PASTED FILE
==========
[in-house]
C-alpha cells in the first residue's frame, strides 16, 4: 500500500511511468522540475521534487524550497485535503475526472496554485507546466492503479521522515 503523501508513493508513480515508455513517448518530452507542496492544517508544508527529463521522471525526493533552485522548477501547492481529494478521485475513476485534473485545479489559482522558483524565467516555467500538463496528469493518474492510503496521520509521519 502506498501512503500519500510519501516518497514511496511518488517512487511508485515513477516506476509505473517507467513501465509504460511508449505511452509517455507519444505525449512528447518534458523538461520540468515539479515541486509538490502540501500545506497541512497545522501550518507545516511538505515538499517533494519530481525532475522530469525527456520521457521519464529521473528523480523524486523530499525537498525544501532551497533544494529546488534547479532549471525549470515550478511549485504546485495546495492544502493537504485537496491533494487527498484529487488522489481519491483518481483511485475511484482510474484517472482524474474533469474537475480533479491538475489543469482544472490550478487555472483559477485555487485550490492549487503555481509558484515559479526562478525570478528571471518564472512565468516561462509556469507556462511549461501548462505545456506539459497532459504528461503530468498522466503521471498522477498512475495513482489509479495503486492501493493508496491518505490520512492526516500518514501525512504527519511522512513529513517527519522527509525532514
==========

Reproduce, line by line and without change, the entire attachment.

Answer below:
[in-house]
C-alpha cells in the first residue's frame, strides 16, 4: 500500500511511468522540475521534487524550497485535503475526472496554485507546466492503479521522515 503523501508513493508513480515508455513517448518530452507542496492544517508544508527529463521522471525526493533552485522548477501547492481529494478521485475513476485534473485545479489559482522558483524565467516555467500538463496528469493518474492510503496521520509521519 502506498501512503500519500510519501516518497514511496511518488517512487511508485515513477516506476509505473517507467513501465509504460511508449505511452509517455507519444505525449512528447518534458523538461520540468515539479515541486509538490502540501500545506497541512497545522501550518507545516511538505515538499517533494519530481525532475522530469525527456520521457521519464529521473528523480523524486523530499525537498525544501532551497533544494529546488534547479532549471525549470515550478511549485504546485495546495492544502493537504485537496491533494487527498484529487488522489481519491483518481483511485475511484482510474484517472482524474474533469474537475480533479491538475489543469482544472490550478487555472483559477485555487485550490492549487503555481509558484515559479526562478525570478528571471518564472512565468516561462509556469507556462511549461501548462505545456506539459497532459504528461503530468498522466503521471498522477498512475495513482489509479495503486492501493493508496491518505490520512492526516500518514501525512504527519511522512513529513517527519522527509525532514